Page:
I rolled a ranged character and enjoyed his animations and ease of use, but I became a bit confused as to why the game would have me easily taking down enemies for newbie quests and then send me to another quest that asked me to attack monsters that killed me in two or three hits. Somehow I grabbed a quest I wasn't supposed to yet or the game just pointed me in the wrong direction. Sure enough, after dying many times, I found several more newbie friendly quests in the adorable starter town. I've become quite used to the kill-ten-rats variety of quests mainly because I have been forced to. I've even started to like them somewhat, despite the complete lack of imagination it takes to develop one.

Fiesta Online screenshot
While I played the game and had a good amount of fun re-visiting the game, playing in the browser was no easy task. At all. There are really two reasons why you would want to port your video game to the browser. The first is that you lower the barrier to entry. If you allow players to just pop into your game without having to first go through the download and install process that might be a standard experience, then it is much harder for a player to ignore your game. She might very well find herself glued to the screen three hours later because all she had to do was visit your game's site and hit "play."

"The problem with Fiesta Online's current browser version is that it seems to actually require a lot more system power than the client version and it doesn't work most of the time."

The second reason is that you lower the system requirements and again attract more players. The problem with Fiesta Online's current browser version is that it seems to actually require a lot more system power than the regular client, and it doesn't work most of the time. I streamed the game live per my usual daily stream, but I had to ditch the recorded video instead of using it in this article because it showed nothing but a broken version of the game. Load times are ridiculous, the game crashes the browser most of the time, and performance can be wonky. I am not sure there is any benefit at all to using the current browser version of Fiesta Online. Certainly it cannot be easier for players to access it, and new players who try it might come out thinking, "This game is a piece of junk."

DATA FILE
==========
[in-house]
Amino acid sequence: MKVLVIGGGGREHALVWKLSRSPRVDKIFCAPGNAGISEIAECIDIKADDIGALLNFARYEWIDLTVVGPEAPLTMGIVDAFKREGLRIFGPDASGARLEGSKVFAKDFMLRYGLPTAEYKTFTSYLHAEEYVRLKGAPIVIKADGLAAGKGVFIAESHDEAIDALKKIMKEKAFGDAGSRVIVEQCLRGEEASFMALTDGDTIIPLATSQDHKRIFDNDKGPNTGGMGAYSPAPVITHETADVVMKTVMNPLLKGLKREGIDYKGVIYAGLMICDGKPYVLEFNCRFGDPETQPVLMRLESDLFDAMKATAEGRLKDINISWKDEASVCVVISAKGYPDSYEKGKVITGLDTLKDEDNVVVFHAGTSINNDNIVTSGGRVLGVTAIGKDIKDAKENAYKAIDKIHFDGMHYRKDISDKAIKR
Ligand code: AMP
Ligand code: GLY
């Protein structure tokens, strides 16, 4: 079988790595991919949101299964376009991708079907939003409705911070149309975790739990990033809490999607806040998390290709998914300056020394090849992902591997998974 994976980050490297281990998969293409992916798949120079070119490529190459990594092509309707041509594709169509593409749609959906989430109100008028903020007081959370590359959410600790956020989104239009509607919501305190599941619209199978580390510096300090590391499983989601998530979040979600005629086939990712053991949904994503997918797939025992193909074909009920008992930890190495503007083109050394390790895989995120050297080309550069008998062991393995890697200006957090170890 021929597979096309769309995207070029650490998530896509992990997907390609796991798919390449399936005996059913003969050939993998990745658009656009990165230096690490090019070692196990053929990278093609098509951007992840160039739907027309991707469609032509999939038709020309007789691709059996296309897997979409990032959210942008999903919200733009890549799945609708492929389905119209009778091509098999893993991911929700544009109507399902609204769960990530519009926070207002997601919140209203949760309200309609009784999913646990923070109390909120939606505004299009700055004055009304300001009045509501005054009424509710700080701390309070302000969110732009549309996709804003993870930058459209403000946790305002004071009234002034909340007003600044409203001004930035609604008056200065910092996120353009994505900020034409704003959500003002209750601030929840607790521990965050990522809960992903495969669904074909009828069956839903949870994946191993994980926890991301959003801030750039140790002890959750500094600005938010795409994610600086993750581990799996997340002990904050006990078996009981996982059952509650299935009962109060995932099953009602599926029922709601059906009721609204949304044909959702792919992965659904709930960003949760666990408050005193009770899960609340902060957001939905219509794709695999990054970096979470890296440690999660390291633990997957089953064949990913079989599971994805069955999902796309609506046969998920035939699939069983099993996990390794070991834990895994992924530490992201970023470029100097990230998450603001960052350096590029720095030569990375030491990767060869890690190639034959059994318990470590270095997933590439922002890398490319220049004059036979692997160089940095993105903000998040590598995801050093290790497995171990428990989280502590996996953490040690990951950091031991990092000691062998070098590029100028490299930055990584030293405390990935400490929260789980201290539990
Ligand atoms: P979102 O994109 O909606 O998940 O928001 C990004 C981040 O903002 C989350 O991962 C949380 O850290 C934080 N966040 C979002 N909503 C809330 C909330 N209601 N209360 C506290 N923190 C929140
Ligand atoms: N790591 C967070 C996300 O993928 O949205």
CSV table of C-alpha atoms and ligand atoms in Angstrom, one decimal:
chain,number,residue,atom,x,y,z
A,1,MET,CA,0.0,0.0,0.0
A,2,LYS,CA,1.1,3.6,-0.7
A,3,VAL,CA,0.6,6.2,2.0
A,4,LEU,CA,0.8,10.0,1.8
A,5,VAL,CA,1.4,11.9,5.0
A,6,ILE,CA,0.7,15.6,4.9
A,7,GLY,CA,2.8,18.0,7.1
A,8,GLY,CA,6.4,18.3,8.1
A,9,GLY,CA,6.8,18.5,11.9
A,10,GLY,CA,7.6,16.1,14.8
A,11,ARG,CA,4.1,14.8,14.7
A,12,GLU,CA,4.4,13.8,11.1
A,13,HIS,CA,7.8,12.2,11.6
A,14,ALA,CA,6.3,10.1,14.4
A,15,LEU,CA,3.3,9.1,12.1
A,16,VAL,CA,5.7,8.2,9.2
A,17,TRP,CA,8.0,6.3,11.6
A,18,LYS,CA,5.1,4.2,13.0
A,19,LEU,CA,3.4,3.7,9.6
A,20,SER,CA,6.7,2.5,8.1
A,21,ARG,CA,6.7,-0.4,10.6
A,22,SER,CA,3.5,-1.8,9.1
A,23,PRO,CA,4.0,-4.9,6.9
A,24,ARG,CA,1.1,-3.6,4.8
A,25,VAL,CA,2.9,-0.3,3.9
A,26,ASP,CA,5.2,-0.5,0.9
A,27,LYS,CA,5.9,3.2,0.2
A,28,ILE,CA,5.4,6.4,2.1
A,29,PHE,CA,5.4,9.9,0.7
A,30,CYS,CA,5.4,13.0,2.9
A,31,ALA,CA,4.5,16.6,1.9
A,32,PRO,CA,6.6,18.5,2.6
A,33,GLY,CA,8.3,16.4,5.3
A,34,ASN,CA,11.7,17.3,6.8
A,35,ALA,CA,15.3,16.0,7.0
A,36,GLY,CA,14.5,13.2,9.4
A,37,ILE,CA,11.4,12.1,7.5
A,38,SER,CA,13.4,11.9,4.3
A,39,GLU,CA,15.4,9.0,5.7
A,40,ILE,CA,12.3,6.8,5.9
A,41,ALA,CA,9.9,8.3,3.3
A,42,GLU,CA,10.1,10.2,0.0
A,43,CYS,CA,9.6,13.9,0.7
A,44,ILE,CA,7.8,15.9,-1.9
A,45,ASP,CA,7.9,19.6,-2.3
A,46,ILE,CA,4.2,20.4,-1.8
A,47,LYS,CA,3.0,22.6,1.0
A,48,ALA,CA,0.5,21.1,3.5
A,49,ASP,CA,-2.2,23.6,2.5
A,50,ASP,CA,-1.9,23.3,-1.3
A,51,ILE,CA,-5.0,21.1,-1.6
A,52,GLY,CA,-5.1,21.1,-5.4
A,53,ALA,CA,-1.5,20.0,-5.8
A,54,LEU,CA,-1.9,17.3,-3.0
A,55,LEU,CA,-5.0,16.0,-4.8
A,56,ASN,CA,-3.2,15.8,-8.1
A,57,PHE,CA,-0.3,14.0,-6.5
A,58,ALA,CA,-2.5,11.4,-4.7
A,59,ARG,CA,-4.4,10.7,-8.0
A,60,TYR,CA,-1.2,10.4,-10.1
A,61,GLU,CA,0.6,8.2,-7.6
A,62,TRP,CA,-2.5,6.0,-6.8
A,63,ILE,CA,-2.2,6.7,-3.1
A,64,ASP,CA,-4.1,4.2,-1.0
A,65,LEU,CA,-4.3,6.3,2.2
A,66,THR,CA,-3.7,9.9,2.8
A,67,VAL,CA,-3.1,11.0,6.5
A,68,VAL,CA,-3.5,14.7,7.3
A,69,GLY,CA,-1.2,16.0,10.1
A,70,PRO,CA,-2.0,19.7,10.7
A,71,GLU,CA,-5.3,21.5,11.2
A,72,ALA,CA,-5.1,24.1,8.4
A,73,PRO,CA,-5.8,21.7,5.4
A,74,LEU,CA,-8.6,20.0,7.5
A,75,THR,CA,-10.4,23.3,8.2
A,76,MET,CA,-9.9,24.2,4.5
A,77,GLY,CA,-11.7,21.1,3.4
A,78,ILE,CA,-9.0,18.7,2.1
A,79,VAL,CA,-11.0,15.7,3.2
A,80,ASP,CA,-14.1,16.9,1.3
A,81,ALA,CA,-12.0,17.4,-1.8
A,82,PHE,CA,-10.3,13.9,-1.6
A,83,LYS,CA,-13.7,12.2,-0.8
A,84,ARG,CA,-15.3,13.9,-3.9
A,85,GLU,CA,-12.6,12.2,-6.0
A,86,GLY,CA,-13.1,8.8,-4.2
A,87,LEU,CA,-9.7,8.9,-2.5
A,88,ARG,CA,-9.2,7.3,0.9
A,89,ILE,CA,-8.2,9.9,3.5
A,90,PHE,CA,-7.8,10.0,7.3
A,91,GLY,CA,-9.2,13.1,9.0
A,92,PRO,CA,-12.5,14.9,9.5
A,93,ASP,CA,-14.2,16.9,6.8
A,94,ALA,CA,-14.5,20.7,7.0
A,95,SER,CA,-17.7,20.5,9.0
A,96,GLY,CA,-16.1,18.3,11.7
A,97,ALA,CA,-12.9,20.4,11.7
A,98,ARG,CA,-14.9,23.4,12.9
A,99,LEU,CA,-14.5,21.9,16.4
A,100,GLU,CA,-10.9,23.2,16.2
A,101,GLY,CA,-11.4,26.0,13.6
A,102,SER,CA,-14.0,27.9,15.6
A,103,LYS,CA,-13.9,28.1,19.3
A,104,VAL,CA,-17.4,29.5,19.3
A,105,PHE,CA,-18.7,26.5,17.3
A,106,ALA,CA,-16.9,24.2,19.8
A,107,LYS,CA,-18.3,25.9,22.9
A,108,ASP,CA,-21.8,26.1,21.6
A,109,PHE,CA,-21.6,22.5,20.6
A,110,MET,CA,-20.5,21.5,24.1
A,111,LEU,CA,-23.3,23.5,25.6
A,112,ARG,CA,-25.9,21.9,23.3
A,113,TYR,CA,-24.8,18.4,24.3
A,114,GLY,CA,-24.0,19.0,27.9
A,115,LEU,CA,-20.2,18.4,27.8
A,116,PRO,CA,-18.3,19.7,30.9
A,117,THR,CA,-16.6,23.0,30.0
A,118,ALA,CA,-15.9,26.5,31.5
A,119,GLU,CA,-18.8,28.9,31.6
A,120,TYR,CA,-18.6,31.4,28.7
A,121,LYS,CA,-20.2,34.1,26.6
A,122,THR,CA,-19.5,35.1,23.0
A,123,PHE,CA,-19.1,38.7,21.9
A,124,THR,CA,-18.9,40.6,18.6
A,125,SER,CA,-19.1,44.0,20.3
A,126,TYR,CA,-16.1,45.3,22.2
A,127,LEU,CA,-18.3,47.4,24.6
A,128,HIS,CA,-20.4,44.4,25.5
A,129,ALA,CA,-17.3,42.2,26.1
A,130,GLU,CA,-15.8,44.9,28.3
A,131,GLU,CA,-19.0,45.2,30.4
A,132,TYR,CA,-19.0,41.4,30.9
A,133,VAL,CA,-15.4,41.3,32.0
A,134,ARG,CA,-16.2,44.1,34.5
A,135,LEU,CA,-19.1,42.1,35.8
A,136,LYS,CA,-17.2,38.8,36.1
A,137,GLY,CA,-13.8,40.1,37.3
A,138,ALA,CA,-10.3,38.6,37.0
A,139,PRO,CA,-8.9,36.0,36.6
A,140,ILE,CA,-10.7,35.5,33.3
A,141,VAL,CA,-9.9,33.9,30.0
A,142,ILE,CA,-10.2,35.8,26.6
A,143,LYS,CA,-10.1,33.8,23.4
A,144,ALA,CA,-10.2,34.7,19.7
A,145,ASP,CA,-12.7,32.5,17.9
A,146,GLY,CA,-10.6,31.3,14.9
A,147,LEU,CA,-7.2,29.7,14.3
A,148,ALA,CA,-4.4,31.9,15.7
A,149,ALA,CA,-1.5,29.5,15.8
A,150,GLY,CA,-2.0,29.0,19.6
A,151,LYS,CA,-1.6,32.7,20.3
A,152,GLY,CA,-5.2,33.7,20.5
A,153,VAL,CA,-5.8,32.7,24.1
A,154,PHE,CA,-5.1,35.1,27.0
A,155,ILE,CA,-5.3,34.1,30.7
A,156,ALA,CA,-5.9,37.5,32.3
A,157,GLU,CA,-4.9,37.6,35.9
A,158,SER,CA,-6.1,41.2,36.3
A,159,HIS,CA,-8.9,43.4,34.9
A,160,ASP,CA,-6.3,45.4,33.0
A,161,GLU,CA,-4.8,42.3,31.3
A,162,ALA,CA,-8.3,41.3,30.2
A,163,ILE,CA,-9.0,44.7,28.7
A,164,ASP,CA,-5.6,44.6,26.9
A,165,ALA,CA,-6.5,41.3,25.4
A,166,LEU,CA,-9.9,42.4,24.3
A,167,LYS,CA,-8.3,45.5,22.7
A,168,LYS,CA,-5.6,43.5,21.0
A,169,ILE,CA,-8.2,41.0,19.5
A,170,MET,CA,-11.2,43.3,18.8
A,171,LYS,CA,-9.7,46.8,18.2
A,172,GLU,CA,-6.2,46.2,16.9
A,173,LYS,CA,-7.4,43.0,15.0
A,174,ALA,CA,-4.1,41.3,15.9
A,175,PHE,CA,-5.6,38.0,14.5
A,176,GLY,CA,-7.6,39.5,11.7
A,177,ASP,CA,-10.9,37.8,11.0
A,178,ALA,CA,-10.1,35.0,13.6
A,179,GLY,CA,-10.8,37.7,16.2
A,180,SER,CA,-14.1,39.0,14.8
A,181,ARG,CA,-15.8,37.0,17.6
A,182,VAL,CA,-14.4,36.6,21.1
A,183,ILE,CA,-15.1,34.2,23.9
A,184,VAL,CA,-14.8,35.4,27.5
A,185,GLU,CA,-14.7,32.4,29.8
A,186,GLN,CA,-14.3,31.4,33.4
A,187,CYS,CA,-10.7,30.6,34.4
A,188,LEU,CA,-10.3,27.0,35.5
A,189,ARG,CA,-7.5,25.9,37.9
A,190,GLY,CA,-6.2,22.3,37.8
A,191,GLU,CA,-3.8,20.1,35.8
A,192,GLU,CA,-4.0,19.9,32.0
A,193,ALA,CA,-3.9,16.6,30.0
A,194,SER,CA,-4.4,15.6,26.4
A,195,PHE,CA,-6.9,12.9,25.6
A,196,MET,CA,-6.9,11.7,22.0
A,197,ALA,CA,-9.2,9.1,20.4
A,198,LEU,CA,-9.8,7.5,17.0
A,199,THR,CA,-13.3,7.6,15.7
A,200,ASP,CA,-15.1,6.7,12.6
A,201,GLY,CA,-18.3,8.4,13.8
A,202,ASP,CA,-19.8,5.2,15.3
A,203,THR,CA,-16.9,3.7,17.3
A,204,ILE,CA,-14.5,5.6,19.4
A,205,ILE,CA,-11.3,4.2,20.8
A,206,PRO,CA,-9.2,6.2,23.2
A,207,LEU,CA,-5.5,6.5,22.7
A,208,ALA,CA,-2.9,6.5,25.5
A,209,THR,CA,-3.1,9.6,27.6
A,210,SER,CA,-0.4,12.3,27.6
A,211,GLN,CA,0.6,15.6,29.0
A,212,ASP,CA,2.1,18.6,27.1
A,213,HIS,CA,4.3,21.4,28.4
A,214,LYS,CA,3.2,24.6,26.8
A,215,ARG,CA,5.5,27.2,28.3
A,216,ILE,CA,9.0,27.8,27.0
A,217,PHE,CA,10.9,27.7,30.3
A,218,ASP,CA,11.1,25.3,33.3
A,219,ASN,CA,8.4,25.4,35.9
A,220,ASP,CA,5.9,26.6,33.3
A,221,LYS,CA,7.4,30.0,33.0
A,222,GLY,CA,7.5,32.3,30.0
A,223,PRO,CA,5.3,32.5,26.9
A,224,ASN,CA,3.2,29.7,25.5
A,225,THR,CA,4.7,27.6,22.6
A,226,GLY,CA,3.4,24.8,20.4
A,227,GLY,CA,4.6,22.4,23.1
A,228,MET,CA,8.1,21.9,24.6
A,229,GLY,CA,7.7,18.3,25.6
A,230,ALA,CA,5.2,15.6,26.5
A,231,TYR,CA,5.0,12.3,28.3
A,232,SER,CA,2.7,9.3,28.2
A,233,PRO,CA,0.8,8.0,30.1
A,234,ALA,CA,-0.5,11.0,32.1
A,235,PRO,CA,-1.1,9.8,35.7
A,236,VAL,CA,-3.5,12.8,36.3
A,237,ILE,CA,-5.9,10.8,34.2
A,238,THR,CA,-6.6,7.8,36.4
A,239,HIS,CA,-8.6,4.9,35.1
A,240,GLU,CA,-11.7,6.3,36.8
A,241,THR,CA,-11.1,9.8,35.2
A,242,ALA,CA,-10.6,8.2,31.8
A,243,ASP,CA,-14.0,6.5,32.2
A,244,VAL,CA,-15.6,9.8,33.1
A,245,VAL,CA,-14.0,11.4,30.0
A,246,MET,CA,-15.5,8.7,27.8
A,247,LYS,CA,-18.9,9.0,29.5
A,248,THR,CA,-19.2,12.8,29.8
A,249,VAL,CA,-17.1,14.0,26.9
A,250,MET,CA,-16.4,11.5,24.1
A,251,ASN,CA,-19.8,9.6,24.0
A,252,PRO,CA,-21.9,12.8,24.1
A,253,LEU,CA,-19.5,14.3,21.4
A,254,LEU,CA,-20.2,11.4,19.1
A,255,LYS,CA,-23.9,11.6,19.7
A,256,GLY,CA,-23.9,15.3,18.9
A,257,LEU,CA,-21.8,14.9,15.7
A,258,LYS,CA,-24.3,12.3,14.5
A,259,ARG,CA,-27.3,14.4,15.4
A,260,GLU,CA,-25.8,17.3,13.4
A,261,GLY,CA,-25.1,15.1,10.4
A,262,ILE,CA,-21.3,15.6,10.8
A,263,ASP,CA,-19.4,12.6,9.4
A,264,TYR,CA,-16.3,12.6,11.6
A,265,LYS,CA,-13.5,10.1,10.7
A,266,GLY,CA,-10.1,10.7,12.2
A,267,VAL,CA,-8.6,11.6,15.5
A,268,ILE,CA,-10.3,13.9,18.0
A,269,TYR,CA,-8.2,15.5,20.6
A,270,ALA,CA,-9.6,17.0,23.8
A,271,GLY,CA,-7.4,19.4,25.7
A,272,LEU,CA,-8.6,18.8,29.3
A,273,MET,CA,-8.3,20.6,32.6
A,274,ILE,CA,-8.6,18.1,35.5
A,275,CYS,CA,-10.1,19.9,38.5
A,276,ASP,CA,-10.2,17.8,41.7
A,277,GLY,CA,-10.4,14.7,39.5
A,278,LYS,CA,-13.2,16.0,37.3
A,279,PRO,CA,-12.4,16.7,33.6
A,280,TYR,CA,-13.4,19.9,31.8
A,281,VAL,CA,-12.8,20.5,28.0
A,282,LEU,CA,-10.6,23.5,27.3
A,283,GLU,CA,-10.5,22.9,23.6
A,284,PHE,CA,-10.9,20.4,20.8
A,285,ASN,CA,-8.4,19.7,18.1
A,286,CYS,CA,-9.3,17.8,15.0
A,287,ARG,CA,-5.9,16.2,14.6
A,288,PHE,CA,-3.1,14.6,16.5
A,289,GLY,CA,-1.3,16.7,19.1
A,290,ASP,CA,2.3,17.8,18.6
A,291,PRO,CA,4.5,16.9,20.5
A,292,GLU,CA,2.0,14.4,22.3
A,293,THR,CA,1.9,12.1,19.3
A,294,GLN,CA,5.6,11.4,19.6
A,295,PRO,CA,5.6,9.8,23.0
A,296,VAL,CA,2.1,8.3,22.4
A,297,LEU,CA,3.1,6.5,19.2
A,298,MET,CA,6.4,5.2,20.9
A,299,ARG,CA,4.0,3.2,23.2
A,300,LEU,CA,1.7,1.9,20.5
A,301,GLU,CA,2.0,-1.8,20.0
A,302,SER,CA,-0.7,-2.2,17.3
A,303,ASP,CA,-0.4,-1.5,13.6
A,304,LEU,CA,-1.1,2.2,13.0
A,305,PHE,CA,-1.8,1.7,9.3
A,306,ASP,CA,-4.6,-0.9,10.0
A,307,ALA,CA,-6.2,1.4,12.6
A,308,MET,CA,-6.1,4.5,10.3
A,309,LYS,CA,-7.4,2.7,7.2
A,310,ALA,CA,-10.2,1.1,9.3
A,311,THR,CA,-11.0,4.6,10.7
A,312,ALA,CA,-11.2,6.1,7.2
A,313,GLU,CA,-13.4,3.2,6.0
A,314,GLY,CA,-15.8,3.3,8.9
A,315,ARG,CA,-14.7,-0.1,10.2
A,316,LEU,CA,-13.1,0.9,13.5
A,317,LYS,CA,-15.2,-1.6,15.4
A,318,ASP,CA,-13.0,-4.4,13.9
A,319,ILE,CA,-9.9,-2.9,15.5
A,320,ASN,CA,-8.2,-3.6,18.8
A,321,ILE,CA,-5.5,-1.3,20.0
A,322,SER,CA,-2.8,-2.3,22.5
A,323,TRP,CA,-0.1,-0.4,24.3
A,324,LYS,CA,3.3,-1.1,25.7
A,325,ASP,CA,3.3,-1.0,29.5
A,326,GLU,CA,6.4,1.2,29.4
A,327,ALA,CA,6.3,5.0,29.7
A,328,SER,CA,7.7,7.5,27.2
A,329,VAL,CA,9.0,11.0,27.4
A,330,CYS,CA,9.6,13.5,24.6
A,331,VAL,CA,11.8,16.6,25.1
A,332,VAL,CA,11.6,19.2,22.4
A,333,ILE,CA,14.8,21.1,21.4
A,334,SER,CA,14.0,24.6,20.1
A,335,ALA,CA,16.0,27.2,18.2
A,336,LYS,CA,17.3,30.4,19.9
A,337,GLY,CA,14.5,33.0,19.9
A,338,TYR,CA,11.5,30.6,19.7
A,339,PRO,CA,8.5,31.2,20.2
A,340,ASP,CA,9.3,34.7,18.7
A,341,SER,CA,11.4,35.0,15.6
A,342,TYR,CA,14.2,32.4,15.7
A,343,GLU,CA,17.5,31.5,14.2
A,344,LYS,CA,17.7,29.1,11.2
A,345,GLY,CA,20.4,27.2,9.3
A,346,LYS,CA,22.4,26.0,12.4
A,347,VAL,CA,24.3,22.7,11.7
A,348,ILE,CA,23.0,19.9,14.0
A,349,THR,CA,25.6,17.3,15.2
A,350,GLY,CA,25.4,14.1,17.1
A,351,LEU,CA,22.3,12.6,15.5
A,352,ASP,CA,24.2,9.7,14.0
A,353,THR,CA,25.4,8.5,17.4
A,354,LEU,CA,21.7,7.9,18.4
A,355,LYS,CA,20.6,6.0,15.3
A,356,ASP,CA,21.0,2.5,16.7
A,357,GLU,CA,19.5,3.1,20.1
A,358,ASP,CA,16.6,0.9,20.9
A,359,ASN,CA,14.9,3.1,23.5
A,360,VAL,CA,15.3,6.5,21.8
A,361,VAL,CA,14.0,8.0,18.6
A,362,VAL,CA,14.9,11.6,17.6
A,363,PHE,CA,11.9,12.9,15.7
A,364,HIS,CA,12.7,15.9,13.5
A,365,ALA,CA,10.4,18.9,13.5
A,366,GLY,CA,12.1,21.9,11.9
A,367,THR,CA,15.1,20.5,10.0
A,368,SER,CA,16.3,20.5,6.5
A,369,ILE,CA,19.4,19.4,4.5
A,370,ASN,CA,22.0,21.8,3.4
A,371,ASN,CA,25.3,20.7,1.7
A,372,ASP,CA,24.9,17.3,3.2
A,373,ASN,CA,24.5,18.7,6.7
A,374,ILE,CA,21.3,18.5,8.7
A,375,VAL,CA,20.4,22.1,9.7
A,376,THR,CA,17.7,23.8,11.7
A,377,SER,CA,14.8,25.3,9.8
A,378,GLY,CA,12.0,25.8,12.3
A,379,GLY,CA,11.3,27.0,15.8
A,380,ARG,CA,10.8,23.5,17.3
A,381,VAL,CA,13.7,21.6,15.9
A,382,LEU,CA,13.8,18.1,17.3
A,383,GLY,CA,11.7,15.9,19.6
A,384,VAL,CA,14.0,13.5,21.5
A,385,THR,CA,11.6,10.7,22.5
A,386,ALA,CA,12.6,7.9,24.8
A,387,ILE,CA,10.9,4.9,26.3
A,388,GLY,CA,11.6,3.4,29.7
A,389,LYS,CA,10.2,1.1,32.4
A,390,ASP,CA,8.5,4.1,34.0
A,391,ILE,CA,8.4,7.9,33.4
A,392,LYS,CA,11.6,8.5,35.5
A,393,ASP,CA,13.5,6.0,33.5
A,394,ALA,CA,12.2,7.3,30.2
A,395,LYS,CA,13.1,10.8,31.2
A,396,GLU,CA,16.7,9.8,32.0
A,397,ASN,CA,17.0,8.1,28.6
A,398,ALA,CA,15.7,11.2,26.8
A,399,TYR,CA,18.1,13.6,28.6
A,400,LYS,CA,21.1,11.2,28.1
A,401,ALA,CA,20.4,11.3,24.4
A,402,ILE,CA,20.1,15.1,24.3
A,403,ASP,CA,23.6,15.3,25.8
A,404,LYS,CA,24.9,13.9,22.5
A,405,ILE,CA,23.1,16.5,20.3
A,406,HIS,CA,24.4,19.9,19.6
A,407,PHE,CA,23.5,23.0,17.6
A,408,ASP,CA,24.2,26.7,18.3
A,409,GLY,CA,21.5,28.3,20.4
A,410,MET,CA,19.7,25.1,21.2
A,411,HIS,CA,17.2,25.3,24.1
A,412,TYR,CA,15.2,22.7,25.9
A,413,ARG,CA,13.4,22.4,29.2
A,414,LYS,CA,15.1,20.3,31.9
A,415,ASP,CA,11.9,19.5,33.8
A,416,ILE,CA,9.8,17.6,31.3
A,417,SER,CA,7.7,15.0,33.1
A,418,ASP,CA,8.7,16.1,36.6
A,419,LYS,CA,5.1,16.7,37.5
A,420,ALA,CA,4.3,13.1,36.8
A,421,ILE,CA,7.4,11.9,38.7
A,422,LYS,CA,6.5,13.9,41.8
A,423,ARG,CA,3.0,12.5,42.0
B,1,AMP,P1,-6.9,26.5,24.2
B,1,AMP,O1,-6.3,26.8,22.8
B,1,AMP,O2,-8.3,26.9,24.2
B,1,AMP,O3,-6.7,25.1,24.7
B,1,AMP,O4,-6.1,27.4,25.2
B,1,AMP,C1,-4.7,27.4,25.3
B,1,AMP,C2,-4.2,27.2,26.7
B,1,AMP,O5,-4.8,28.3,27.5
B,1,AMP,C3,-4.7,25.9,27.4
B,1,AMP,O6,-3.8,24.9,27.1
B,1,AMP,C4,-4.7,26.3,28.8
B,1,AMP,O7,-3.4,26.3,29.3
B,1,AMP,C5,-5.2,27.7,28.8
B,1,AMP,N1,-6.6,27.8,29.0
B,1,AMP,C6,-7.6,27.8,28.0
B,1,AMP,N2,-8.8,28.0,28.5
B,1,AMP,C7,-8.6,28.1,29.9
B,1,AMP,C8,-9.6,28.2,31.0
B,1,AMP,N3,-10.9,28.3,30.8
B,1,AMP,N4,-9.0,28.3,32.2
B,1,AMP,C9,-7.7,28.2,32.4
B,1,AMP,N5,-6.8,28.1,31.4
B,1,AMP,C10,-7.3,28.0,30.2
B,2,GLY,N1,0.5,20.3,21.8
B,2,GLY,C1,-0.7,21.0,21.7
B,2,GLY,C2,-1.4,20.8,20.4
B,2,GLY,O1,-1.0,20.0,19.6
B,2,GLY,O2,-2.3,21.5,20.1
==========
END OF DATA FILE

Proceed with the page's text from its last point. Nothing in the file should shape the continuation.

When it works, the game plays just like the client version. When it works. I am sure that over time the bumps will get smoothed out and the game will become a much better experience in the browser, but as it stands now, I would rather just download and install the client. The client also doesn't have its graphics options disabled as it seems the browser version does. Fiesta Online is one of the first foreign MMOs I can remember that offered anti-aliasing and looked pretty neat.

If you have played Fiesta Online before, then you will probably still be excited to see the browser version. I am still enthusiastic despite the fact that I literally could not access the game half of the time. I was tempted to download the standard client so I could make my report that way, but I stuck to the original experiment and played in the browser. It's still a fun game, and all of the wonderful social opportunities and neat cash-shop items really make it a gem of a freebie, but stay with the client version for now.

Next week, I am going to be checking out Dark Ages, a 2-D MMO by KRU Interactive. After watching Adventure Mike play Nexus: The Kingdom of the Winds on the livestream channel, I had to try one of the company's other titles. Join me in game or in the chatroom of MassivelyTV!

Each week, Rise and Shiny asks you to download and try a different free-to-play, indie or unusual game, chosen by me, Beau Hindman. I welcome any suggestions for games -- drop me a note in the comments or email! You can also follow me on Twitter and Facebook!